9 Amazing Graphic Novels from AAPI Artists and Writers
Asian American and Pacific Islander Heritage Month is nearly at a close, and I would feel remiss to not mention the incredible contributions of AAPI people in comics. From webcomics to the Big Two publishers and everywhere in between, AAPI creators are writing, drawing, coloring, and lettering amazing stories. Recently, DC Comics even promoted the legendary Jim Lee, who is Korean American, from Publisher and CCO to President.
Back when I started reading comics in the early ’90s, Jim Lee was the bar by which all other artists were measured. He wasn’t the only influential AAPI creator back then. Filipino American artist Whilce Portacio was one of the founders of Image Comics. Jim Lee was there, too. He was everywhere.
Today, your local comic book store is stuff with great glossies from AAPI creators. Seriously. This list was only difficult in narrowing down to a reasonable and wide-ranging list. For AAPI Heritage Month, both Marvel and DC have a slew of special covers of comics featuring AAPI creators.
Whether you’re digging into superhero stories from Marvel and DC, science fiction or fantasy tales from smaller publishers, or off-the-wall comics from the darkest nooks and crannies of comicdom, AAPI writers and artists are there. They might be working on your favorite comics, and you didn’t even know it. Here are nine (technically 11) of the most amazing comics from AAPI artists and writers.
Alex + Ada by Jonathan Luna, Sarah Vaughn
Jonathan Luna is a Filipino American comic creator, and this is my favorite of his works. Alex is having a tough time. His fiancee dumped him, and he doesn’t have much else going on. So his grandmother buys him an android companion named Ada. Slowly, Ada grows self-aware as the politics of the world become more and more dangerous for Ada — and the relationship between Alex and Ada becomes more and more tumultuous.
Batman: Hush by Jeph Loeb, Jim Lee, Scott Williams
I really cannot say enough about Jim Lee. After incredible careers with Marvel and Image, he landed at DC and has been there ever since. He doesn’t do interior artwork often anymore, and this was one of his absolute best. Seemingly every member of Batman’s rogue’s gallery acting up, and a mysterious man clad in bandages is at the center of it. And he knows far too much about Batman.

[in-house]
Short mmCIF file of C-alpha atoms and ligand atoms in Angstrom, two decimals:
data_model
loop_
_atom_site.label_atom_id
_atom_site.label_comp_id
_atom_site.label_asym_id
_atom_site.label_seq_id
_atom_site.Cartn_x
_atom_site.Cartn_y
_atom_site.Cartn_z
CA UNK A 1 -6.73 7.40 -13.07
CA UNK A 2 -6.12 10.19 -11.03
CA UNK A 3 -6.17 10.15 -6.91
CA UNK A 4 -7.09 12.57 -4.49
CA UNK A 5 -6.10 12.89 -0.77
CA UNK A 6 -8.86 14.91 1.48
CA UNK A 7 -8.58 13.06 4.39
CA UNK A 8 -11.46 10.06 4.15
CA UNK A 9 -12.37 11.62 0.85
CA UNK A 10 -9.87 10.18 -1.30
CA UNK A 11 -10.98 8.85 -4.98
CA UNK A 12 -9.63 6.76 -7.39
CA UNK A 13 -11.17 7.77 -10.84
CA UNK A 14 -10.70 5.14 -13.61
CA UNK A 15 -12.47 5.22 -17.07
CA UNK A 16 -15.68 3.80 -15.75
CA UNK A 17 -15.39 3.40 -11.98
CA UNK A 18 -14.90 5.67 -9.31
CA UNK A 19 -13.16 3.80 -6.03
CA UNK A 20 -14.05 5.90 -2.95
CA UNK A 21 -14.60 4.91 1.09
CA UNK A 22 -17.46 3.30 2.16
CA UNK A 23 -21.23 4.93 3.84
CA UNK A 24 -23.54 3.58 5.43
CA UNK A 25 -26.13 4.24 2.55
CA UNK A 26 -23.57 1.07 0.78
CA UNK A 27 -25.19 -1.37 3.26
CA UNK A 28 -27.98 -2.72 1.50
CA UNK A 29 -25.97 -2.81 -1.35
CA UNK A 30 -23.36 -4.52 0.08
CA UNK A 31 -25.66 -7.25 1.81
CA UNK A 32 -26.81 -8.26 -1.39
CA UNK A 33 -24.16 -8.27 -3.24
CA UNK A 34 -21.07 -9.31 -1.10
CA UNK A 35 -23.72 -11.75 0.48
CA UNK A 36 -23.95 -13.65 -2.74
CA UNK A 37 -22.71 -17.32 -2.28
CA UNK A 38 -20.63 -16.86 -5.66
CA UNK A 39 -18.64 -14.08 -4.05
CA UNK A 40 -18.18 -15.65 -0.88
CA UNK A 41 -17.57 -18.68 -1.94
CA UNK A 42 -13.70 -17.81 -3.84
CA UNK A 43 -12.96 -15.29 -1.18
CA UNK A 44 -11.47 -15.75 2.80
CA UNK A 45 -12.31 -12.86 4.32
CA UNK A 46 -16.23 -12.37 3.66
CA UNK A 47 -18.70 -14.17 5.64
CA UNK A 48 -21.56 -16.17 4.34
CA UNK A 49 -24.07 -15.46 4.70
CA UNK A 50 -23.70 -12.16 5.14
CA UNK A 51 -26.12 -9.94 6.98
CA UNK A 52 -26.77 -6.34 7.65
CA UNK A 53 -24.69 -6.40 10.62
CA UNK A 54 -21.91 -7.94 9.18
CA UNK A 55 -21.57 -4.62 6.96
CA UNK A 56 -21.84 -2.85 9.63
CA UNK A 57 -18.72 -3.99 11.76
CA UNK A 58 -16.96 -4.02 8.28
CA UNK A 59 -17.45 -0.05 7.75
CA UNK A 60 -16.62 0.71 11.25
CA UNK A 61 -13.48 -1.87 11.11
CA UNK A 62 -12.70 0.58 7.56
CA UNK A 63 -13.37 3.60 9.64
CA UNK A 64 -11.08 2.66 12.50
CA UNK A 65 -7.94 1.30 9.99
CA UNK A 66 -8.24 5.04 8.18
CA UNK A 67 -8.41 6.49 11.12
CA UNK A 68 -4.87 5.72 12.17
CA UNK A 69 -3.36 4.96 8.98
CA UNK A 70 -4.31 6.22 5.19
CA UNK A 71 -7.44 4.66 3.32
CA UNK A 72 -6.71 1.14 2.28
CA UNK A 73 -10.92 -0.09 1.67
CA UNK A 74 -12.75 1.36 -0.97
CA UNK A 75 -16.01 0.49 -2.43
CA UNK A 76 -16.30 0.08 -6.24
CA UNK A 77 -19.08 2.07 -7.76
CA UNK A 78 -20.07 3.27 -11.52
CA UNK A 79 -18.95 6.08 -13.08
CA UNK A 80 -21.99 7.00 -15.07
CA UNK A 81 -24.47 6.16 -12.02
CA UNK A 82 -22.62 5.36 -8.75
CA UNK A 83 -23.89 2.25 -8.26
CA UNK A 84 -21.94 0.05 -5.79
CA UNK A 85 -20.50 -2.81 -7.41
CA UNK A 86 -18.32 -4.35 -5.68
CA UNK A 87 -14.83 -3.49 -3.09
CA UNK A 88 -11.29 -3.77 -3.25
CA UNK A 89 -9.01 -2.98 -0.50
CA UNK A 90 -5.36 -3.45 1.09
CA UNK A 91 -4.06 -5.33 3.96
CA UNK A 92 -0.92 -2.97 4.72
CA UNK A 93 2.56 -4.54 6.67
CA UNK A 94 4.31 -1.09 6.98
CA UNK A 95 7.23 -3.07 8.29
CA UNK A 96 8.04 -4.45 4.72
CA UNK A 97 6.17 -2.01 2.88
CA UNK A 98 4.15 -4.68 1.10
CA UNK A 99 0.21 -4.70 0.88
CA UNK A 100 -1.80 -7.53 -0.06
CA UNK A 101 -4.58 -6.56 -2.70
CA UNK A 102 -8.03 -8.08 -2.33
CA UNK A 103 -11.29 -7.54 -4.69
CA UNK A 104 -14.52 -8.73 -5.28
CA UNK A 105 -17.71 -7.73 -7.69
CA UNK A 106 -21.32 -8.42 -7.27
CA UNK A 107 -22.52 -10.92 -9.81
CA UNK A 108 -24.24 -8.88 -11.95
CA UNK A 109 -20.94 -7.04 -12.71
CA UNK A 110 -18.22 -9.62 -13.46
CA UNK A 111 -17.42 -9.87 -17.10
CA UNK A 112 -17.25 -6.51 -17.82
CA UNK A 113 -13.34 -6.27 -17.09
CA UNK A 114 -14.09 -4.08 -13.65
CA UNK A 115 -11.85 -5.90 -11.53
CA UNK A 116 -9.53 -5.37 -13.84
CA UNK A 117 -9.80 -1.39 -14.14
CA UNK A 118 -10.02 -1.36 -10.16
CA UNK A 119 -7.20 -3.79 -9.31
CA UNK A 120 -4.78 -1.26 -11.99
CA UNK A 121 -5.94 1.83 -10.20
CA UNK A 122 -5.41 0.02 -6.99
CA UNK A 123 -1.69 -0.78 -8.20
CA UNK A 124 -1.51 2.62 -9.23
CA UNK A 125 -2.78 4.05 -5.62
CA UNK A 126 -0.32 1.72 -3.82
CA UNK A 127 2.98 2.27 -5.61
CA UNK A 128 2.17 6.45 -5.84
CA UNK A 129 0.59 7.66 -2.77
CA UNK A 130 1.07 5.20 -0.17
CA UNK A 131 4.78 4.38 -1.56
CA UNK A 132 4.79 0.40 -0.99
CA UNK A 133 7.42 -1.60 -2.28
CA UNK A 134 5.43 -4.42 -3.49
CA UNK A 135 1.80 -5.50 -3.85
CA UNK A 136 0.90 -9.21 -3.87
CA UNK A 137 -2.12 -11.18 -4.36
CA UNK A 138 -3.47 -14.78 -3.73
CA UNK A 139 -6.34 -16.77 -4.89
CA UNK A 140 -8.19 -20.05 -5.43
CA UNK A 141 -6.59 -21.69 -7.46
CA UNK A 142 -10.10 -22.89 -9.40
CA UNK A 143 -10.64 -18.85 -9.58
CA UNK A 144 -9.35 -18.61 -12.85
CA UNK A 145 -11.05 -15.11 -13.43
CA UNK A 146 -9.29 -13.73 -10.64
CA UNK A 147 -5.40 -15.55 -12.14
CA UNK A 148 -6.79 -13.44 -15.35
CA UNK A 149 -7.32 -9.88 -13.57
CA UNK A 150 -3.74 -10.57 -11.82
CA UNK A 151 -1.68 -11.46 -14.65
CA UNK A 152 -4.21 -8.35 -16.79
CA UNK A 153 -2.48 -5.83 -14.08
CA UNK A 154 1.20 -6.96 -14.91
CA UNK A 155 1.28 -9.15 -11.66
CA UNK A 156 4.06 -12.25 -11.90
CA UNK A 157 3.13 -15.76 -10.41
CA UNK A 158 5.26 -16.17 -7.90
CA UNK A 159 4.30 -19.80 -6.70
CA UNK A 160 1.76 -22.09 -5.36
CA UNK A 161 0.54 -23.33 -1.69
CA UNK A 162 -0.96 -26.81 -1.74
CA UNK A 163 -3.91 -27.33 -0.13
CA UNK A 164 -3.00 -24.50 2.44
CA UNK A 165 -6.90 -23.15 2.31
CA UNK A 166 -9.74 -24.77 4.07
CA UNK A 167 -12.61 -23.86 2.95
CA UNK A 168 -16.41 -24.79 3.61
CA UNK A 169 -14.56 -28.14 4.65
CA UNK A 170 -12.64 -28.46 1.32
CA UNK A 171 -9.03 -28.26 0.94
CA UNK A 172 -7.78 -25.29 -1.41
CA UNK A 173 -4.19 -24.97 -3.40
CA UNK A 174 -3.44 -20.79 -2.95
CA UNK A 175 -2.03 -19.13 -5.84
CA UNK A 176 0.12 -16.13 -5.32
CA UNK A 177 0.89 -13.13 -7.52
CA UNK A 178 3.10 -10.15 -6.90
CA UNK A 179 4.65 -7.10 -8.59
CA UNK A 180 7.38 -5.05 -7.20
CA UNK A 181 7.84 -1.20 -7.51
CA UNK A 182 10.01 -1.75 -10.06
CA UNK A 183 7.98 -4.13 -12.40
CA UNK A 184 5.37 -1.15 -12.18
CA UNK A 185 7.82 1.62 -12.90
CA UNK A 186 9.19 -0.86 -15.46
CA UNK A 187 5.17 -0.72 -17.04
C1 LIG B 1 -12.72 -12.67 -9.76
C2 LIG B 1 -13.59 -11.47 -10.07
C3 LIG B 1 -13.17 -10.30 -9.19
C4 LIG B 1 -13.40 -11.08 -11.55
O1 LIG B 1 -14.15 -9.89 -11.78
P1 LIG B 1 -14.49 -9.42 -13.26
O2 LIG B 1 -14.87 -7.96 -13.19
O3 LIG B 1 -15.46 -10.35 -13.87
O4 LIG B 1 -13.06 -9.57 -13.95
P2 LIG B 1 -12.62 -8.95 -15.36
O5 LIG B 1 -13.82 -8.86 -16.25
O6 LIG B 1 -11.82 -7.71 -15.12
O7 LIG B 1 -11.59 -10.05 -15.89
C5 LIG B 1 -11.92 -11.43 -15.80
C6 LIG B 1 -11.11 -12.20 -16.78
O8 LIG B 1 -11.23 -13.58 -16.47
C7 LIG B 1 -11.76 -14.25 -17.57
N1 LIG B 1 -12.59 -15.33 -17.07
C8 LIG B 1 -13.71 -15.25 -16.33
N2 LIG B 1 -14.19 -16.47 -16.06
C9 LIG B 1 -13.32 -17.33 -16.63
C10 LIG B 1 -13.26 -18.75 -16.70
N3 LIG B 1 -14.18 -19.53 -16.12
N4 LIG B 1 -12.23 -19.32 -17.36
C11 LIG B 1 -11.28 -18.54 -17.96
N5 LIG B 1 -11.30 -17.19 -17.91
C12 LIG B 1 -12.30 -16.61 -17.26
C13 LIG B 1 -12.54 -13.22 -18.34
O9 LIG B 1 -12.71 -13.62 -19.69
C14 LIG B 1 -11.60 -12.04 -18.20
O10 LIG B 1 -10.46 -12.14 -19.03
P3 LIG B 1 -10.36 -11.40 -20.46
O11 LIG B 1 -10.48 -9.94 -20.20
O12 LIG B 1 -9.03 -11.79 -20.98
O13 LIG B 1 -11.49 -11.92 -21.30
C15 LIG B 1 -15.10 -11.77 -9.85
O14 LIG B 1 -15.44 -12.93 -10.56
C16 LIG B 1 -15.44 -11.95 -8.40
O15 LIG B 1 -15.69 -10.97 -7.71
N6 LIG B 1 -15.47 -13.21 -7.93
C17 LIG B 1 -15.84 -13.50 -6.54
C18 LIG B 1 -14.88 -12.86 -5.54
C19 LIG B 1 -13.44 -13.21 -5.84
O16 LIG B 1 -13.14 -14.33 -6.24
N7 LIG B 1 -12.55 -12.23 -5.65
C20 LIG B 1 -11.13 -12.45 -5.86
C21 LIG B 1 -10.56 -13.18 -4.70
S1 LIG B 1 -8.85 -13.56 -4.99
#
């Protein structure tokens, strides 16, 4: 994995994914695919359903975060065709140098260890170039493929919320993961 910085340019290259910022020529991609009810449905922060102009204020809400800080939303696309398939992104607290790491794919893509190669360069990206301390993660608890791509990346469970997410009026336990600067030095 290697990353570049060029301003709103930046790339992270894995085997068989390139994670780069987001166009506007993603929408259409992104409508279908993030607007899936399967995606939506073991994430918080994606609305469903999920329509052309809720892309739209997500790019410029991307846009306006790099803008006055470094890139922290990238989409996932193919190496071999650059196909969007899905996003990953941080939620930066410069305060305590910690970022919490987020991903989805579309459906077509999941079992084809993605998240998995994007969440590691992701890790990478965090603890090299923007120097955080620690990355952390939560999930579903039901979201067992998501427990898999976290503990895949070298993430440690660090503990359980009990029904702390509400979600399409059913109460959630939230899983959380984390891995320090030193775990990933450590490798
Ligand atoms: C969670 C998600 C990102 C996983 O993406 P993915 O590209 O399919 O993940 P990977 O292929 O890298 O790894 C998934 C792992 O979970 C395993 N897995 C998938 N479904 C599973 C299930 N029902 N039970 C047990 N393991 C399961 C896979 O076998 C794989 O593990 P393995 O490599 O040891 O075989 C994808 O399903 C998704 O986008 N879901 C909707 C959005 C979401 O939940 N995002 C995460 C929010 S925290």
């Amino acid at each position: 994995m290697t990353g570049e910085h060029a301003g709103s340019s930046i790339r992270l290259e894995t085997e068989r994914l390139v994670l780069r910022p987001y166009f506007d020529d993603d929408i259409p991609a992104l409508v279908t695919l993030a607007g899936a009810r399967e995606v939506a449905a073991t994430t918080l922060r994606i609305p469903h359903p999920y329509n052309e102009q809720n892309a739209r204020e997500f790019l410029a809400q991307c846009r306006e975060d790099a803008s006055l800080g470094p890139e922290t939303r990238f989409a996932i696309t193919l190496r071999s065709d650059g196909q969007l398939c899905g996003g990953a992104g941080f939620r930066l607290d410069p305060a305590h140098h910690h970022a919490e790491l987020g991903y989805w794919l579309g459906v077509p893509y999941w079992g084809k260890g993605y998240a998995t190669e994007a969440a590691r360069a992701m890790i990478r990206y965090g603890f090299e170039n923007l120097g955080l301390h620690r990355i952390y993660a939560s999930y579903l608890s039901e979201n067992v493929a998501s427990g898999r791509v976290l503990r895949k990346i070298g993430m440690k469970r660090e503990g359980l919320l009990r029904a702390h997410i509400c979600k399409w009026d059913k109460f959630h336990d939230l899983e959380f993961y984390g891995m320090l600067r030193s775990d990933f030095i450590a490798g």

Boxers and Saints by Gene Luen Yang
These two graphic novels are historical fiction focused on the Boxer Revolution of 1898. Gene Luen Yang is Chinese American, bringing his heritage and a big dose of fabulism to this incredible story. These two stories are companions, telling the same events from two different points of view.
Descender and Ascender by Dustin Nguyen, Jeff Lemire
Here’s another double recommendation, since Ascender is the sequel to Descender. Dustin Nguyen is the Vietnamese American artist behind both of these great sci-fi stories. In this android story, TIM-21 is hiding and running from the myriad of bounty hunters searching for illegal robotics. Can TIM-21 and its companions survive?
Made in Korea by Jeremy Holt, George Schall, Adam Wollet
Jeremy Holt is a nonbinary Korean American who weaves some very personal experiences into this graphic novel about a young Korean American girl living in America. She’s socially awkward but brilliant, and those things make blending in hard enough. When she discovers she’s not entirely human, everything gets even harder.
Monstress by Marjorie Liu, Sana Takeda
I recommend this comic to everyone because it has everything: great characters, gorgeous art, a fascinating setting, and a plot that won’t quit. Oh, and it’s made by an incredible AAPI creator, Marjorie Liu (Chinese American), and Japanese creator Sana Takeda. In a matriarchal fantasy setting, Maika is a teen girl linked to a horrific monster. She’s caught in the middle of a giant war between the Arcanics and Federation, belonging to neither and bringing the ire of both.
Prism Stalker by Sloane Leong
Sloane Leong is the writer and artist of this cool story, and she’s of Hawaiian, Chinese, Mexican, Native American, and European descent. This sci-fi tale focuses on Vep, a refugee and indentured servant forced to help settle a new and mysterious planet. But what awaits her there, and the power that it gives her, might be more than she can handle.
Star Wars: Doctor Aphra by Alyssa Wong, Valentina Remenar
Alyssa Wong has written a lot of stuff, from short stories to novels to video games and yes, even comic books. I particularly dig her run on Doctor Aphra, the morally questionable archeologist who — at least at first — works for Darth Vader. Aphra is a breakout character in the Star Wars universe, and Alyssa Wong is part of why.
Unbeatable Squirrel Girl by Erica Henderson, Ryan North
Squirrel Girl shouldn’t work as a character. The entire idea is ridiculous, and yet she’s become super popular thanks, in part, to AAPI artist Erica Henderson. In this cheeky launch of her own series, Squirrel Girl and her goofy crew take on classic Marvel villains like Kraven, Whiplash, and Galactus. Yep. That Galactus. This book is a ride, y’all.
And that’s just the tip of the incredible iceberg of AAPI-created comics. I didn’t even touch on graphic memoirs or webcomics. What are your favorite comics from AAPI artists and writers?